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  1. Odessa Dawn's Avatar
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    #1

    he destroyes



    Later,18 we read of Abrahamís return to his fatherís house, how he destroyes his fatherís idols, and is arrested for heresy. Holding steadfast to his faith even in the face of death, he is thrown into a fiery furnace, but G‑d performs a miracle and he survives.

    Source: Was Abraham Jewish? - On the identity of the pre-Sinai Hebrews - Guest Columnists - Parsha

    According to English grammar, we have to add s to verb that ends in consonant preceded by a vowel letter in state of being in the simple present tense ( when the pronouns being either he, she, or it - in the 3rd person). Now, should I omit/delete letter e? By the way, I ask you this question because I am afraid of exceptions in English. Correction, suggestion, and advice are appreciated.



  2. Chicken Sandwich's Avatar
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    #2

    Re: he destroyes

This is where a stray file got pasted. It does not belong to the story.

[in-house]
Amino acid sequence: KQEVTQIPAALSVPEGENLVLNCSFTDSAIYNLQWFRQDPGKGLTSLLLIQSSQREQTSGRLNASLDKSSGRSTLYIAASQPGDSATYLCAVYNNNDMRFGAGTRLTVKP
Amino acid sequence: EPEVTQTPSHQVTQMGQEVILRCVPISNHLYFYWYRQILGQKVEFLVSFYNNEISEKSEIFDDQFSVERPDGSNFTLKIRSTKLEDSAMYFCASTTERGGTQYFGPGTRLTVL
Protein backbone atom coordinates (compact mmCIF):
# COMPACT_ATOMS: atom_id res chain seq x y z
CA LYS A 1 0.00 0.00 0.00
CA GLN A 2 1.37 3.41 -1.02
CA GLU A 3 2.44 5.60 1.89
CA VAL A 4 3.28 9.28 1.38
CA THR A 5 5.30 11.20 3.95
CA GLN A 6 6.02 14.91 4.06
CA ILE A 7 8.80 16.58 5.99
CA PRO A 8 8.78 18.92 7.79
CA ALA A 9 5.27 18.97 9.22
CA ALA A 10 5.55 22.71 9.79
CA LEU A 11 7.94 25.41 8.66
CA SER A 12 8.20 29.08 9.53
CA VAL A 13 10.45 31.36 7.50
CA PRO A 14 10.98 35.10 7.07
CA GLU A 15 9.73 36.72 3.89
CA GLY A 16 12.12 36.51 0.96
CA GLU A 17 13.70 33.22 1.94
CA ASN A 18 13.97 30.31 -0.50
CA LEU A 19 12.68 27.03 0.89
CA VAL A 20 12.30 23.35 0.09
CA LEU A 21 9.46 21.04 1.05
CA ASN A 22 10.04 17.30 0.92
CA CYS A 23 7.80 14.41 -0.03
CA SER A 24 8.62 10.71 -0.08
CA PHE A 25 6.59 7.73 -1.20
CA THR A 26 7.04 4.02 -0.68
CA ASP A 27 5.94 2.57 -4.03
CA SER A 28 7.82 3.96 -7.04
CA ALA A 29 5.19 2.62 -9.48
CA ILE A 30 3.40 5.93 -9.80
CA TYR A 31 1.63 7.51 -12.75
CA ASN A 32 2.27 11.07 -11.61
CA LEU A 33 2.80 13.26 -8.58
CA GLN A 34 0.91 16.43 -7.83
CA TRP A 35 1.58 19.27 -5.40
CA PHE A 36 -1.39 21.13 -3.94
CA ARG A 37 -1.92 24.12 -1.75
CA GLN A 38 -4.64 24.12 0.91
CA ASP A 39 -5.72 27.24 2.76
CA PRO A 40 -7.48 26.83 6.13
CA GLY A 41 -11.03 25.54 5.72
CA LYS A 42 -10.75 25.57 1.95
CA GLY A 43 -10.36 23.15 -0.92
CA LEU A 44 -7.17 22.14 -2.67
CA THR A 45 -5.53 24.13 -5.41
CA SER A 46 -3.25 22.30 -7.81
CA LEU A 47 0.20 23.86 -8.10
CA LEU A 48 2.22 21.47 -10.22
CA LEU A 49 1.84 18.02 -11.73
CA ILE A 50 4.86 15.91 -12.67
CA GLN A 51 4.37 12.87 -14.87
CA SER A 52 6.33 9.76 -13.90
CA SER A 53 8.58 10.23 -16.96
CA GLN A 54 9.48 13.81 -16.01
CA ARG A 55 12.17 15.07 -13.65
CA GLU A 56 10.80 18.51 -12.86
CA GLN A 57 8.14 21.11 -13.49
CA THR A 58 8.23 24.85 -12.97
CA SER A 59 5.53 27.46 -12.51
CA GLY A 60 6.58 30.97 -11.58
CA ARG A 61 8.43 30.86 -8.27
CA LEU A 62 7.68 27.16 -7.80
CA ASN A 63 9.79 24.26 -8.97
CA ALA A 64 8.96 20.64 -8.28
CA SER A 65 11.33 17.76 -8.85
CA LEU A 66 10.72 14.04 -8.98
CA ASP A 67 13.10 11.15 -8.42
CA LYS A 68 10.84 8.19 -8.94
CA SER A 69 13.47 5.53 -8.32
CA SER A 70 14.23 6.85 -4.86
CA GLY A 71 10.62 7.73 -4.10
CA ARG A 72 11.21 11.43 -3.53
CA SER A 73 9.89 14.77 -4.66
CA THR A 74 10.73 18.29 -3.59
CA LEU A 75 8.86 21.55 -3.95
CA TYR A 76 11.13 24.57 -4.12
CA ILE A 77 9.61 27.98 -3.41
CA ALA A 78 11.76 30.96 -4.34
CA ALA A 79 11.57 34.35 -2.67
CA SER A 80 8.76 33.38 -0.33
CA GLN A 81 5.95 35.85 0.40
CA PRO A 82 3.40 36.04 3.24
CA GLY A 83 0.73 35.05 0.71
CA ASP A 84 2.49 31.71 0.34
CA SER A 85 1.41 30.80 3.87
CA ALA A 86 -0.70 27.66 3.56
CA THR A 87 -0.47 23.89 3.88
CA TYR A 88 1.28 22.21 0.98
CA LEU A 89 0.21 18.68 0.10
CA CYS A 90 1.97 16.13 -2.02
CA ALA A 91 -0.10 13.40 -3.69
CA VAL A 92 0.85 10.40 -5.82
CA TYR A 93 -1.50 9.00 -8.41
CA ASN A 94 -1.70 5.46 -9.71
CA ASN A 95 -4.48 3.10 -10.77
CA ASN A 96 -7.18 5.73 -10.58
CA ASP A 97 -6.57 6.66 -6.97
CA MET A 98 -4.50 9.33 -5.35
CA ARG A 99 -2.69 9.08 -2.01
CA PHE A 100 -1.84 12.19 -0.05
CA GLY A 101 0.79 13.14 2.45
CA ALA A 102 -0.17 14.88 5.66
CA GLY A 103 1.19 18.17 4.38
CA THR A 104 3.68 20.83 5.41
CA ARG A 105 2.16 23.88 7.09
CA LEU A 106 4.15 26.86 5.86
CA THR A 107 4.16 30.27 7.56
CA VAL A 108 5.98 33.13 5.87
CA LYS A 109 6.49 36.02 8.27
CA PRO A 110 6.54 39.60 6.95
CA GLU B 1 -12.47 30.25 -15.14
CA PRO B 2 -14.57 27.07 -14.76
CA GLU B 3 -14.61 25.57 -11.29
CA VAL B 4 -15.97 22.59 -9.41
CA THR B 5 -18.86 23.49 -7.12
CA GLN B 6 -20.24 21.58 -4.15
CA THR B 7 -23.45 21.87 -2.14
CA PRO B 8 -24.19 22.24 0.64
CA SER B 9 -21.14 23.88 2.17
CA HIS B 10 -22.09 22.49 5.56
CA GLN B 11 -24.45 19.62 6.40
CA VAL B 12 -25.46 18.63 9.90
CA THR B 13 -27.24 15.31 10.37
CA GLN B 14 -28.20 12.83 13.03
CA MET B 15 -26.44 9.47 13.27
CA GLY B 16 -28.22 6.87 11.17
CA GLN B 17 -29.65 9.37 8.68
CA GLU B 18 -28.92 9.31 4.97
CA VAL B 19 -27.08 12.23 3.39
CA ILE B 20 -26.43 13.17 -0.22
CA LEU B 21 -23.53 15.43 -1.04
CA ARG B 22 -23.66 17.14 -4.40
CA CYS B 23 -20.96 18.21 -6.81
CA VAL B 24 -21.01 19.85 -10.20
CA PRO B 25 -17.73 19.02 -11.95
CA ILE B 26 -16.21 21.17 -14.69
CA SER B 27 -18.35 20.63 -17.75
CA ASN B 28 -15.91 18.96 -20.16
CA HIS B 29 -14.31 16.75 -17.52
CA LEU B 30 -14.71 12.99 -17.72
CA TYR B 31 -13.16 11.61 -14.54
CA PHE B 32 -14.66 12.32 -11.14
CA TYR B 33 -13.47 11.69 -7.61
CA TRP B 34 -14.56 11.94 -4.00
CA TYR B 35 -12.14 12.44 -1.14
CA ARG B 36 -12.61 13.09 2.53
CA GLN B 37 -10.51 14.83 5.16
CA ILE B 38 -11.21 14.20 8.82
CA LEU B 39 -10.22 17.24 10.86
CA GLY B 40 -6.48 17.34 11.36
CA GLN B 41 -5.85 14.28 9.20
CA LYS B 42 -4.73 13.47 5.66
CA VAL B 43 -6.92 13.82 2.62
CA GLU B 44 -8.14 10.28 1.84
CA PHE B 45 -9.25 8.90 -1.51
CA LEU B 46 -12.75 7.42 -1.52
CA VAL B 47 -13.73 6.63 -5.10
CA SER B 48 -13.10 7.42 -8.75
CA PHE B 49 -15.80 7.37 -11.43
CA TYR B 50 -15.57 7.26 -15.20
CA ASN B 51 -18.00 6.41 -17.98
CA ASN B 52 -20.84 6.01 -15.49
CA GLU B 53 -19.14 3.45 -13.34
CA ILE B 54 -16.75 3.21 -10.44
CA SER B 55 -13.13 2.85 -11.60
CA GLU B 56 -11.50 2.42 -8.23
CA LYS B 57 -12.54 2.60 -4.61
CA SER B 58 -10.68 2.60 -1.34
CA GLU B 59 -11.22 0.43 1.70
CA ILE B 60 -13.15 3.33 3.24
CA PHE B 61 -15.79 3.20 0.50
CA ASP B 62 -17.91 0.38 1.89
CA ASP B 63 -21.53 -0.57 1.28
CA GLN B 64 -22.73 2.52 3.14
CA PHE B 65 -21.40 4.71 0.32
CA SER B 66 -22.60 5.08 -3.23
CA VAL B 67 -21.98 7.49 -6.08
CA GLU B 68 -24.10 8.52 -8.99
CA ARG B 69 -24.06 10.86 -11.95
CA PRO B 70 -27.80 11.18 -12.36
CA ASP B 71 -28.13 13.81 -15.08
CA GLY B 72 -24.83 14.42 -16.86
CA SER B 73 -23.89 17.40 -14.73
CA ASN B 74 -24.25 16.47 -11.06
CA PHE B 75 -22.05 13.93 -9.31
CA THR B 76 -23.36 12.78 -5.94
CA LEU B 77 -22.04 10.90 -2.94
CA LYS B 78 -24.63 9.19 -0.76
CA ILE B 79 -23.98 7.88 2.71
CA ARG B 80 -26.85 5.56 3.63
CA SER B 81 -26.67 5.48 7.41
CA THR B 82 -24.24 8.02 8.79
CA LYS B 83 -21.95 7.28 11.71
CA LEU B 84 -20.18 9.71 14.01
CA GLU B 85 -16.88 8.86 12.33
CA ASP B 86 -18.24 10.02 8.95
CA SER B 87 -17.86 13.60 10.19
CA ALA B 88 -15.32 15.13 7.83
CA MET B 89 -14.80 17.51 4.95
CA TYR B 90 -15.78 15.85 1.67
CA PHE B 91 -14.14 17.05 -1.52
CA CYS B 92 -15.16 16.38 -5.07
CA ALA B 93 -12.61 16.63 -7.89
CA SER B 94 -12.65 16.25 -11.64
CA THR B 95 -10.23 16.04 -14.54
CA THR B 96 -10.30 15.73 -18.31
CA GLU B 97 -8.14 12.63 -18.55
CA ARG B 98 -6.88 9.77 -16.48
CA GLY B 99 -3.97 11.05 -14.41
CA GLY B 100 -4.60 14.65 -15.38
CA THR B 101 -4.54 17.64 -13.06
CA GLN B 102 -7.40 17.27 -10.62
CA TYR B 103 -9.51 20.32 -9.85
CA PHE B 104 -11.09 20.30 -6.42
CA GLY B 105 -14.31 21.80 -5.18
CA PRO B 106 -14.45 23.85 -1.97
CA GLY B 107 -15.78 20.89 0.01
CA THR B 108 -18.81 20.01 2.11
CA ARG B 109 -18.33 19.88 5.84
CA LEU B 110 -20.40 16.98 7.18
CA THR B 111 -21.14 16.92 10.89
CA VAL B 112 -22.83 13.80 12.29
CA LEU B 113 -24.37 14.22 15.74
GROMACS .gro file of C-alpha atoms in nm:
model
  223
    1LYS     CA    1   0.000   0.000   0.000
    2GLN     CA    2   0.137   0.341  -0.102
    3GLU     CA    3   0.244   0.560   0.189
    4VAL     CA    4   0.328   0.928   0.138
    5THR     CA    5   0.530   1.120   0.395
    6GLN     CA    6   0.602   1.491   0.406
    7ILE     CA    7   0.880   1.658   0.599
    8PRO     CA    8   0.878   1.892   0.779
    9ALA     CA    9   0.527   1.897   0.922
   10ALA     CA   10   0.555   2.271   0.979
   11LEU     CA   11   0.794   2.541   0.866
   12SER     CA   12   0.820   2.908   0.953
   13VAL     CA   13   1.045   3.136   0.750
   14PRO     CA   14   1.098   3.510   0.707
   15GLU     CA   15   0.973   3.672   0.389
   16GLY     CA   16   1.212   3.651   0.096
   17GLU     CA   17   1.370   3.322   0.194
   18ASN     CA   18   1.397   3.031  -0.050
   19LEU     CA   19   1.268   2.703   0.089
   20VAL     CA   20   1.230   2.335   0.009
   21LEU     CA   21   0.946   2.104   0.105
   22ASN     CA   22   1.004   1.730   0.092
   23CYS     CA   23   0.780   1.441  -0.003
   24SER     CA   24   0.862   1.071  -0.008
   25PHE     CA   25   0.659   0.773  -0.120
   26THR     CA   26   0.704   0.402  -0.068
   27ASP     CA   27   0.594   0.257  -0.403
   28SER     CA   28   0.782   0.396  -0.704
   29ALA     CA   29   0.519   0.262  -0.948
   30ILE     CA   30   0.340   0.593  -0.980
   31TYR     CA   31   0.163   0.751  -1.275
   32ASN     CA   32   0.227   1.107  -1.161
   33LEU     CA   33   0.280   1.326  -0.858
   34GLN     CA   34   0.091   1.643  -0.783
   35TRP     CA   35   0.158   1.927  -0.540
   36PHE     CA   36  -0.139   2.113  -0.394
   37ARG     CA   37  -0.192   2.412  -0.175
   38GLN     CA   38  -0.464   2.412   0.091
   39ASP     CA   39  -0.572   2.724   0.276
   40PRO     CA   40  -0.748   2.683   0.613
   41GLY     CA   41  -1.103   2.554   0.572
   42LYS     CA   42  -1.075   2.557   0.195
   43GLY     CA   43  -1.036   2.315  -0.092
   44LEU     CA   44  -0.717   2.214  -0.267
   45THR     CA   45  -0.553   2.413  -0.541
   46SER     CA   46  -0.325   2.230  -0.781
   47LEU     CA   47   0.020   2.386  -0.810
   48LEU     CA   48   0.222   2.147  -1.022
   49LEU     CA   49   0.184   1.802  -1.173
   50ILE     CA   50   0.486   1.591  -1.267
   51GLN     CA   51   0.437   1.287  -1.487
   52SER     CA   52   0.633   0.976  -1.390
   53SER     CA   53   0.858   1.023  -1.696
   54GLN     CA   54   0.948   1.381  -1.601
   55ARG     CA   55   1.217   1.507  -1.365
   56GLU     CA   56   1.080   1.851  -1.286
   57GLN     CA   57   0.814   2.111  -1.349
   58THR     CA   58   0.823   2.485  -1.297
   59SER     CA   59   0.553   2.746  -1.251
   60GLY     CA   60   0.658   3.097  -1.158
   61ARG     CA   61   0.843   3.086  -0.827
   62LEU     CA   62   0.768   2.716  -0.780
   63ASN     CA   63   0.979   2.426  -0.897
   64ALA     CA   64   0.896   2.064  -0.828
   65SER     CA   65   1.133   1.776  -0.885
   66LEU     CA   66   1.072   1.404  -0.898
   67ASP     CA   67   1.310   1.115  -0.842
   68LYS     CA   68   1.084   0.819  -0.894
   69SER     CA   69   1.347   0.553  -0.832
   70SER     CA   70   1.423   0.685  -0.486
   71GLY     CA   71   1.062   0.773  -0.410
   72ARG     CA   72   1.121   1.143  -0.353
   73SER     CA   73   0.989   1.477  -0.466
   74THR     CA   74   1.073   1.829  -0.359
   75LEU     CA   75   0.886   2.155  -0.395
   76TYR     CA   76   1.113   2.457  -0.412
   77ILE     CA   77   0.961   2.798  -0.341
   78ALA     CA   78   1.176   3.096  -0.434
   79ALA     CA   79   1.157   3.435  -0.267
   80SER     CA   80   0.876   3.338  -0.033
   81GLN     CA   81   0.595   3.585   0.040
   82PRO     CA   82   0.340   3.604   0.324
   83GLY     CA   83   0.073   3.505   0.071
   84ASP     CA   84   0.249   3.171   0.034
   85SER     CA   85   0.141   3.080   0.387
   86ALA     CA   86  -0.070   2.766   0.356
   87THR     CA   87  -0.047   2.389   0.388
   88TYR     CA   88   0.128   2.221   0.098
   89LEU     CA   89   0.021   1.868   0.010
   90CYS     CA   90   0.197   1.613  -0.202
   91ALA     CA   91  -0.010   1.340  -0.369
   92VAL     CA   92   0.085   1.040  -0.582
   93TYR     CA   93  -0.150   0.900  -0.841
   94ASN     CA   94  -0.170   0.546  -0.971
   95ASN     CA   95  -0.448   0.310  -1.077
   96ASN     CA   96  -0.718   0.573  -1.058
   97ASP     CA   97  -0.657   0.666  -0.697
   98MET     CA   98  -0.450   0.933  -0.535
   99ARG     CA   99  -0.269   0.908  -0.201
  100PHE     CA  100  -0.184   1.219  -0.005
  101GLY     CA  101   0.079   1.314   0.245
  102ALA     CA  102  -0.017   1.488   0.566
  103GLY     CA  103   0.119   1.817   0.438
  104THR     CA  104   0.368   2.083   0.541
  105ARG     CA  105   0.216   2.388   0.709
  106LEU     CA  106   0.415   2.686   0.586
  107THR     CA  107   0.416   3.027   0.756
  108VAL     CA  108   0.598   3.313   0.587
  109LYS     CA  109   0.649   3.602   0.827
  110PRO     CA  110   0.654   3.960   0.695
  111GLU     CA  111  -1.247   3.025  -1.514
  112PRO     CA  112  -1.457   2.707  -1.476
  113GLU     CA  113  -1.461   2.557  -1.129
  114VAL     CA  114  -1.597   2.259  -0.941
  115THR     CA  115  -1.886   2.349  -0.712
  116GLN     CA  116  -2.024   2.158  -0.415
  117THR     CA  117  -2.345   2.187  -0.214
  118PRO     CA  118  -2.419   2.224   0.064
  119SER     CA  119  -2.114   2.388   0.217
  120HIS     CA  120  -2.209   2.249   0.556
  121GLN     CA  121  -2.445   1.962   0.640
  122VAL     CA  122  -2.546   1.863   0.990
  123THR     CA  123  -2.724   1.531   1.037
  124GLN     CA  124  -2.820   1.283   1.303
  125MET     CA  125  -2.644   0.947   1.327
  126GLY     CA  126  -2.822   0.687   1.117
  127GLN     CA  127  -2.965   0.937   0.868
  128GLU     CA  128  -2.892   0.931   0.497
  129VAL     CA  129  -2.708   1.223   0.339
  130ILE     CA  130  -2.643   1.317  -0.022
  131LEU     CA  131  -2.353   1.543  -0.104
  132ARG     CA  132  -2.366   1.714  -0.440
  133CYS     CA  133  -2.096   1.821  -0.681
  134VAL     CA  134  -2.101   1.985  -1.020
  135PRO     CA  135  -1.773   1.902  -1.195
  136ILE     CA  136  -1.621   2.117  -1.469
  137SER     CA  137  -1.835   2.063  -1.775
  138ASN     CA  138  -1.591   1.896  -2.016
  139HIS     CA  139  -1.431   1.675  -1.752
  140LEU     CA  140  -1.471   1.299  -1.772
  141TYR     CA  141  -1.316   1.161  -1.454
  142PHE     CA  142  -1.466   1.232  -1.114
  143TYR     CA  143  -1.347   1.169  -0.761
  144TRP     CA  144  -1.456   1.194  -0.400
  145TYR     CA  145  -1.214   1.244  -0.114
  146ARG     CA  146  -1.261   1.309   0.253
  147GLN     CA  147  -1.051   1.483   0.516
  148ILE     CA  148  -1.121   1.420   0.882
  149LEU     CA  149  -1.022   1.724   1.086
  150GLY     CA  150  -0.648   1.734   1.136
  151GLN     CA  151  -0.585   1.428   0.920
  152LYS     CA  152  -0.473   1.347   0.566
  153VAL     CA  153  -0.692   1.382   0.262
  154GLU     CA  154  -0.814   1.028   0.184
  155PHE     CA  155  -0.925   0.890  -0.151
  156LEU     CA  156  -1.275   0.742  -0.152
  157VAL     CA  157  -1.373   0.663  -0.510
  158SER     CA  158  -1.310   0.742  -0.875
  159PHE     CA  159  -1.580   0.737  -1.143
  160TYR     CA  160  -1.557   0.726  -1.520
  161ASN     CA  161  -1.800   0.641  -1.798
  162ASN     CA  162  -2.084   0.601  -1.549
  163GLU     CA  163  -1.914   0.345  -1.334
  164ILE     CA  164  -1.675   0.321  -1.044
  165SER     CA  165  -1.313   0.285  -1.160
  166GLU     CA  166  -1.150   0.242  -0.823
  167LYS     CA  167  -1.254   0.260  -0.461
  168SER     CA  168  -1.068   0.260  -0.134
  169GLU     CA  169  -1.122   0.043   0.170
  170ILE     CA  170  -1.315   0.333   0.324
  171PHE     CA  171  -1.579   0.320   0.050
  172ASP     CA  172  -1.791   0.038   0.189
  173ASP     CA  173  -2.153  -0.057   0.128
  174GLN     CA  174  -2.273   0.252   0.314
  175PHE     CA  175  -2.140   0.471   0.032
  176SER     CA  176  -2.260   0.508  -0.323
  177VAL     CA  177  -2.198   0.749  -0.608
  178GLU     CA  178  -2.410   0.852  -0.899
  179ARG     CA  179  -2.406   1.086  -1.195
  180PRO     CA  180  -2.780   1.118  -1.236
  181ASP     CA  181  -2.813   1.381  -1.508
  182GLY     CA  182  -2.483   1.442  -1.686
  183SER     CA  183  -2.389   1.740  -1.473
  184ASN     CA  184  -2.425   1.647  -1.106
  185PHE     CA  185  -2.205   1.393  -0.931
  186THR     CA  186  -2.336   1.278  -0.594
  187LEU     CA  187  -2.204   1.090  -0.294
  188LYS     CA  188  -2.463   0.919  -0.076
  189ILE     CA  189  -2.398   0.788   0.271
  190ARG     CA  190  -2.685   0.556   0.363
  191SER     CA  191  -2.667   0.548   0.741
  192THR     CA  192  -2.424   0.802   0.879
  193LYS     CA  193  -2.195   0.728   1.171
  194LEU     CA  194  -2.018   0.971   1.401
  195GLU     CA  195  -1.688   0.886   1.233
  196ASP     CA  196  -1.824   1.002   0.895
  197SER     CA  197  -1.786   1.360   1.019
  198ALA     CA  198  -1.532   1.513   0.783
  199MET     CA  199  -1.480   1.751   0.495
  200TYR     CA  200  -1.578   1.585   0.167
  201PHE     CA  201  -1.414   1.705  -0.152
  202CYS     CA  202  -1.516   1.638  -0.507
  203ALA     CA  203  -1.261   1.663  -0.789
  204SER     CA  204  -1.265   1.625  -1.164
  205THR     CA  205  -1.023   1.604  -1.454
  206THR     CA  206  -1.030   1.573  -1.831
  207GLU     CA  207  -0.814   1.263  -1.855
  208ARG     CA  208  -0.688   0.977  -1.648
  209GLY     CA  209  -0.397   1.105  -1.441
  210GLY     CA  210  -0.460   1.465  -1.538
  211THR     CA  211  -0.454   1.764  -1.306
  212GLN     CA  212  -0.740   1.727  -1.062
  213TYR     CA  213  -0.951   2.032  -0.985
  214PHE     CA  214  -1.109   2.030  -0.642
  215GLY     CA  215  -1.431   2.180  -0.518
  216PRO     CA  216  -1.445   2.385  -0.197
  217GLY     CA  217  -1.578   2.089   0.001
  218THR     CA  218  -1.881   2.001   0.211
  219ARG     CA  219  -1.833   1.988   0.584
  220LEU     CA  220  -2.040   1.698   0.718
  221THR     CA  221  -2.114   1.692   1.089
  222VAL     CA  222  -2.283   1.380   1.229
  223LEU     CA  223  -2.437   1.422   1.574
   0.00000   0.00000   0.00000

NOT A TEACHER

    It's a typo.

    I, you, we, they destroy
    he, she destroys

    I, you, he, she, we, they destroyed.

  3. BobK's Avatar
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    #3

    Re: he destroyes

    Not so much a typo - just an old text, published at a time when spelling was fluid, and printing was laborious. Sometimes typesetters would just add/remove letters arbitrarily to suit the line width.

    b

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    #4

    Re: he destroyes

    Quote Originally Posted by Odessa Dawn View Post
    I ask you this question because I am afraid of exceptions in English. Correction, suggestion, and advice are appreciated.
    English has changed a lot over time- no native speaker could understand Old English without help, and a lot of Middle English would be a strain. Even Shakespeare is usually printed with modern spelling and a lot of footnotes. If you see something strange in an old Biblical extract, it's generally a good idea to think of it as an exception rather than as something that challenges your knowledge of English. The Authorised Version of the Bible says that the wages of sin is death, but I don't know of (m)any modern grammars that would agree with the use of the singular verb. They did things differently four hundred years ago.

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